How Donald Trump took the Republican Party by storm

Story highlights

  • The catalyst for the anti-establishment dominance in the party may have been another Republican who used bomb-throwing rhetoric
  • Today, furious rank-and-file Republicans don't trust their leaders or government, splitting the party
Watch the CNN Republican debate Tuesday, December 15 at 6:00 p.m. ET and 8:30 p.m. ET.

Washington (CNN)Donald Trump's political hurricane is no accident. It's been brewing in the Republican Party for decades.

Yes, the wild force tearing through the Republican White House race is a reflection of the grass roots' current fury at government and a revolt against establishment party leaders that has already swept away the likes of former House Speaker John Boehner and his lieutenant, Eric Cantor.
And it's at least partly an individual phenomenon based on the charismatic appeal of Trump himself. The billionaire's brash television virtuosity and mastery of social media has connected with an angry swath of Republican voters in a way no other candidate has managed and will be put to the test again in the final GOP debate of the year, on CNN from Las Vegas on Tuesday night.
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    But the Trump tempest has long been building. GOP critics argue the party has brought his destabilizing intervention on itself by not squelching controversies like claims he helped fuel that President Barack Obama was not born in the United States or explosive rhetoric about illegal immigrants. This contentious atmosphere has detracted from the debate on the nature of authentic conservatism that many partisans had expected in the 2016 race.
    Several conservative commentators have rejected the notion that the GOP is itself responsible for Trump's appeal. They reason, for instance, that the real estate mogul is not a true believer but has merely hijacked the party to reach a community of mainly white, blue-collar voters resistant to the tide of change in Obama's America. And they have a point: The anti-establishment heat that he is exacerbating does predate Trump's arrival on the political scene.
    The Republican Party's current trauma stretches back at least to the 1990s, if not earlier. It lies in a transformation that turned the GOP from a party of consensus government that produced presidents like Dwight Eisenhower and George H.W. Bush into a party of rebellion in which the rank and file are consumed with anger at party leaders who they believe habitually maneuver to block true conservatives from winning the nomination.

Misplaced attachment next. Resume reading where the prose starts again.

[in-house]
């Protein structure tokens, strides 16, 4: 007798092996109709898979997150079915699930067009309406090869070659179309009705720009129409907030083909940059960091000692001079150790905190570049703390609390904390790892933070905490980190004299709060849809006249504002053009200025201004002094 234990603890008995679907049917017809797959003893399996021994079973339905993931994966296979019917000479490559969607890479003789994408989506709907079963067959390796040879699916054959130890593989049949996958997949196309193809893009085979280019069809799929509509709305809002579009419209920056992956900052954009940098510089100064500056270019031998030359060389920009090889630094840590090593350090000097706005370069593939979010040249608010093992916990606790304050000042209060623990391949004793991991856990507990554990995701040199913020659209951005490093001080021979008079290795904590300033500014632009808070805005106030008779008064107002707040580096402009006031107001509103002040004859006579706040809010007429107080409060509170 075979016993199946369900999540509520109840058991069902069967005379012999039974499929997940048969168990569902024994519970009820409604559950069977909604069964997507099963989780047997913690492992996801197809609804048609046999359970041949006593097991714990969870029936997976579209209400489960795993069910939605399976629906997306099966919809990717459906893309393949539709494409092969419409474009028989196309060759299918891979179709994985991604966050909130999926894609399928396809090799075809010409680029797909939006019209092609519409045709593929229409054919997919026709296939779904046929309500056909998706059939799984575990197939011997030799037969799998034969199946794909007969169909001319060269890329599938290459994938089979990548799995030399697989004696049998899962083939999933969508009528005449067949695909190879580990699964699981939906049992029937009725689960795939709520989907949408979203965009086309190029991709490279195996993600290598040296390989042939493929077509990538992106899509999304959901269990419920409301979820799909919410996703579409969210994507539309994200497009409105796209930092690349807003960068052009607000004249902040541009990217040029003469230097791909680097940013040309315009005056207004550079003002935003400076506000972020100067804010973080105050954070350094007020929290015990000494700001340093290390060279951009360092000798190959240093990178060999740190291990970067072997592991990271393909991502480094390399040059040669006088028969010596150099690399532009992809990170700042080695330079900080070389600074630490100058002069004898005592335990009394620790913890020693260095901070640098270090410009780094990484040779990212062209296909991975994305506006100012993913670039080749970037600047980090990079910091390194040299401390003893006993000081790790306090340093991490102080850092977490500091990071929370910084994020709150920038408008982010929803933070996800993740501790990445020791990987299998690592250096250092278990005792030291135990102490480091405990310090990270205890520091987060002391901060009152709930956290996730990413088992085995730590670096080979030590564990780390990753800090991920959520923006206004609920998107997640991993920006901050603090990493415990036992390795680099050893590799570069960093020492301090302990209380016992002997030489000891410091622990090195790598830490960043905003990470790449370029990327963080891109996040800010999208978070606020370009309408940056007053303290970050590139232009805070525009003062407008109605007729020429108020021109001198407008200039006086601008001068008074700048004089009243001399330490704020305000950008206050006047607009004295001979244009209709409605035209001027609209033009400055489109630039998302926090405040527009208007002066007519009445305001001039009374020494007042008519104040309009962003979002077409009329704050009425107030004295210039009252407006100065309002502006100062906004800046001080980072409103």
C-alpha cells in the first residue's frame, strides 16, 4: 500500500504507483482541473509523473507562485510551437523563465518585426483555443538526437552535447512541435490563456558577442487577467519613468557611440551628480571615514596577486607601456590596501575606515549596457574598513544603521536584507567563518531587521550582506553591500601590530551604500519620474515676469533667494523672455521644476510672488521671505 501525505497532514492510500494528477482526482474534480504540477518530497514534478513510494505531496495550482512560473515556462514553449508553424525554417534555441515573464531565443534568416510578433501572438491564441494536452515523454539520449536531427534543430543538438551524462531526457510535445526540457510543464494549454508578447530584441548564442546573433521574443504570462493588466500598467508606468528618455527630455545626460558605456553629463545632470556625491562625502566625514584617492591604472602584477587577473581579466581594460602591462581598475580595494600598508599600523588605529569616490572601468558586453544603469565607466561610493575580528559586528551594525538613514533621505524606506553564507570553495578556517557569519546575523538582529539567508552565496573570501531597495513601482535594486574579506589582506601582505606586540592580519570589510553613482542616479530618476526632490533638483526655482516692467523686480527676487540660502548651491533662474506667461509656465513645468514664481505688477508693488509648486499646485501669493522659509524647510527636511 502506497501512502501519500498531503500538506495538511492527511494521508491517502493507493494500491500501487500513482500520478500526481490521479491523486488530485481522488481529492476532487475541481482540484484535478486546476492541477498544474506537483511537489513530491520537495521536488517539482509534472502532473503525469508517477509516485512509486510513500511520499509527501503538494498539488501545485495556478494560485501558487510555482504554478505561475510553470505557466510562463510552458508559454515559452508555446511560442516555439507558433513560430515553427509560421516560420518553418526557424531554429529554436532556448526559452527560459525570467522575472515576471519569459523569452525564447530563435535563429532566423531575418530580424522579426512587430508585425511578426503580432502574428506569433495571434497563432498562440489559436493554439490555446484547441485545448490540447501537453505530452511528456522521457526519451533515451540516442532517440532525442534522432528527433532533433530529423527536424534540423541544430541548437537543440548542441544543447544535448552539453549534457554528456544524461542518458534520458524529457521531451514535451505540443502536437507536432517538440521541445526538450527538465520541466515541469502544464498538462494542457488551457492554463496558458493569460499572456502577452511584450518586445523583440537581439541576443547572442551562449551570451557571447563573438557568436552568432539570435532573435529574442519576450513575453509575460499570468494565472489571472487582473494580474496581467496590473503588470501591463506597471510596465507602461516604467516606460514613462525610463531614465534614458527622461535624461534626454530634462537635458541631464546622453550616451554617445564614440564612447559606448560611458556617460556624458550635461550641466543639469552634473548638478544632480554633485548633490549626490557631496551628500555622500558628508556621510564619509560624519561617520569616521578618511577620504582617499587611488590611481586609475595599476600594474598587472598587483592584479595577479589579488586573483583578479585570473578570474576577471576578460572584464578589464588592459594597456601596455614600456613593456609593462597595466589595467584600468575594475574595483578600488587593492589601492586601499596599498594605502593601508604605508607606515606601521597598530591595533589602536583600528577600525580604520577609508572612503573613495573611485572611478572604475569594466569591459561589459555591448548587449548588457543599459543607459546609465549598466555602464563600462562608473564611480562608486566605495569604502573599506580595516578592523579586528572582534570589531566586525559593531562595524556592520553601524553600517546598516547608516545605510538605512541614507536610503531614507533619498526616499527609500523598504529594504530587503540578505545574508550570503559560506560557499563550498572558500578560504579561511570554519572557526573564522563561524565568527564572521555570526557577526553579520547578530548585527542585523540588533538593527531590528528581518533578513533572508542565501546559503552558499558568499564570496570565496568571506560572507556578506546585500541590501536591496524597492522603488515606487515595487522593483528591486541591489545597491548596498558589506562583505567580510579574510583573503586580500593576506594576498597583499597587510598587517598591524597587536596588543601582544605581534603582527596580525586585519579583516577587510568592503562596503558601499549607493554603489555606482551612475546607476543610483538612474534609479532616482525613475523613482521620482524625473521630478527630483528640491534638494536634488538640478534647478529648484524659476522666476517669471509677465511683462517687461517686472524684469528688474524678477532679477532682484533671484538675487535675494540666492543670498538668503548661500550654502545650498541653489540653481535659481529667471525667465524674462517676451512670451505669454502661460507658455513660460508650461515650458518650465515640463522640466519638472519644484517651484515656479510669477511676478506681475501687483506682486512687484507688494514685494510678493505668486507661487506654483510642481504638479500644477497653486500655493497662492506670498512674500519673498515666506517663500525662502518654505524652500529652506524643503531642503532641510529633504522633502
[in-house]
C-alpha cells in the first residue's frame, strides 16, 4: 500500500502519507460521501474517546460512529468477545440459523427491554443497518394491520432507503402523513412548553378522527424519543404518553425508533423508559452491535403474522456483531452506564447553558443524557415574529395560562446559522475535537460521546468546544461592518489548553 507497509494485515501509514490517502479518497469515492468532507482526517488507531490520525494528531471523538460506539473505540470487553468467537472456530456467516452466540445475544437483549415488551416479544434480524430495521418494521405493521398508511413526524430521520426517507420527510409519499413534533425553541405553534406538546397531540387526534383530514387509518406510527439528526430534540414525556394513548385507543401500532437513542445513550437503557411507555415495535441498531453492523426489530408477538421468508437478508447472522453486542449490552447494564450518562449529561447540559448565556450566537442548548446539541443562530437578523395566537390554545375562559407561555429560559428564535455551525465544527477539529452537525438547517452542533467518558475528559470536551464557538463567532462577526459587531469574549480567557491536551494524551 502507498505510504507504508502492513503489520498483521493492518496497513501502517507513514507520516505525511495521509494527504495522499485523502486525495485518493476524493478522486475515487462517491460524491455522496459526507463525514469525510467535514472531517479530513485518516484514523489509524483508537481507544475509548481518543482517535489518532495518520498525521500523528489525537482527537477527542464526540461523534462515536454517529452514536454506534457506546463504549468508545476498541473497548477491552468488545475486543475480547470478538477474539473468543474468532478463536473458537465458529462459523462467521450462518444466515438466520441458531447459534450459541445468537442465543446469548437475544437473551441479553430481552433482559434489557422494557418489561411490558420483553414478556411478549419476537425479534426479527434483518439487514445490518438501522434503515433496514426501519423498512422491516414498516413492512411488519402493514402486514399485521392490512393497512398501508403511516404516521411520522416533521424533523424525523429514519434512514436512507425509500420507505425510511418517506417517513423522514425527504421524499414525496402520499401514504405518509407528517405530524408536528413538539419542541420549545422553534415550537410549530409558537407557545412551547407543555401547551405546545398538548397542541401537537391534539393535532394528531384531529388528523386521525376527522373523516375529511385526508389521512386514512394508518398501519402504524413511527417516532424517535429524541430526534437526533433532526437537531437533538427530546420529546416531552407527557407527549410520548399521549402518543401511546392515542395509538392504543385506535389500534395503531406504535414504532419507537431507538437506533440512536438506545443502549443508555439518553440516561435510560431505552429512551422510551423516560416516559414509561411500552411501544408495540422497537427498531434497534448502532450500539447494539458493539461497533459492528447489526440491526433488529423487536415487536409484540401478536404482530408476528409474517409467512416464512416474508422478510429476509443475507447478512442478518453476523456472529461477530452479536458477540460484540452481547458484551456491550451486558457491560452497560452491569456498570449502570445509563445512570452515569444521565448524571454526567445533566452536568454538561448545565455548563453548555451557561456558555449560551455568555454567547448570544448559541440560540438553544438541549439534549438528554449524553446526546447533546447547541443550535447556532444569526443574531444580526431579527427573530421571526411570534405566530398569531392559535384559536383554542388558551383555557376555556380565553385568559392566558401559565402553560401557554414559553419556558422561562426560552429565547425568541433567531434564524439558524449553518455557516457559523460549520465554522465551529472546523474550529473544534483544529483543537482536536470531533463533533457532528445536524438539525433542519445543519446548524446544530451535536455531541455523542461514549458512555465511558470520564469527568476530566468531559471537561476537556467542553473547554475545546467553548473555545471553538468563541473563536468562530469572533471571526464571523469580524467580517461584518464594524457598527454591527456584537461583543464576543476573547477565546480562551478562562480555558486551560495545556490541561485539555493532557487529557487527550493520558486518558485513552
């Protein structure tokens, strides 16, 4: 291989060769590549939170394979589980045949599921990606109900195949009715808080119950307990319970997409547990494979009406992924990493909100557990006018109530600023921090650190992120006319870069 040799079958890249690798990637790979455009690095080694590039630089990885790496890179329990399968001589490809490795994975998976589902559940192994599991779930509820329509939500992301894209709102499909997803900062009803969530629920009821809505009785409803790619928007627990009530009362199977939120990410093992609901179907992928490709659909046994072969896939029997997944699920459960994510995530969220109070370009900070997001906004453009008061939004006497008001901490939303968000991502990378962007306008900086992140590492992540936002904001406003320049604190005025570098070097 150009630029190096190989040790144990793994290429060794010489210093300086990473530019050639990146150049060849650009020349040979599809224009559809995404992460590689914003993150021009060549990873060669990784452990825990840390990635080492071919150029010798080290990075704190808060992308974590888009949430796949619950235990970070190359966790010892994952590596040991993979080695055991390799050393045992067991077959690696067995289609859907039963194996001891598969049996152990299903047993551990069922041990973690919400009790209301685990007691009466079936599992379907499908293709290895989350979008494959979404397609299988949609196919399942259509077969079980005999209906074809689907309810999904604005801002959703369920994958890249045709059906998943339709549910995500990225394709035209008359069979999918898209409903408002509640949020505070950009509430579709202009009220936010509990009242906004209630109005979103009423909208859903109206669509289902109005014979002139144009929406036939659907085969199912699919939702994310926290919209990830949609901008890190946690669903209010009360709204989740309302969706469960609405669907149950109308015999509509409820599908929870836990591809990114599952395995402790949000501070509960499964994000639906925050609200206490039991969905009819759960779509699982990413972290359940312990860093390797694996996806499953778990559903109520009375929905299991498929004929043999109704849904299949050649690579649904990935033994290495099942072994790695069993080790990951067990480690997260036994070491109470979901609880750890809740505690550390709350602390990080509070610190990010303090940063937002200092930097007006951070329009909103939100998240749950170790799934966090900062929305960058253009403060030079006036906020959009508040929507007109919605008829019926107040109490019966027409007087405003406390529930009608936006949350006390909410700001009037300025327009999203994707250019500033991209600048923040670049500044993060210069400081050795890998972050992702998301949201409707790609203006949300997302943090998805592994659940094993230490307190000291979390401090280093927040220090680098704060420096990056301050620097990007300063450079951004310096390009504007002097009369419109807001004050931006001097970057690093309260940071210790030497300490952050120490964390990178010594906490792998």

Gingrich starts a revolution

    The catalyst for the anti-establishment dominance in the party may have been another brash Republican with a flair for bomb-throwing rhetoric and a disdain of party elites.
    Georgia Rep. Newt Gingrich led an insurgency against the GOP House leadership, determined to dispense with the coziness that encompassed both the Democratic and Republican parties in Congress for decades. Gingrich not only took over his party; in 1994, he led the GOP to take over the House of Representatives for the first time in 40 years and became speaker in a backlash against struggling Democratic President Bill Clinton. His coup went down in history as the "Republican Revolution."
    The next tipping point came six years later, when many activists believed George W. Bush would install authentic conservative governance in the White House. But the 43rd president turned out to be a deep disappointment to many conservative voters around the country, fueling the fury at GOP elites that has crested in Trump's 2016 campaign.
    Bush backed an ultimately unsuccessful immigration compromise that opponents derided as amnesty for illegal immigrants, ballooned debt through unpaid-for wars that also prompted a massive expansion of the government and presided over a financial crisis that saw billions of dollars funneled to save banks while ordinary Americans lost their jobs and houses.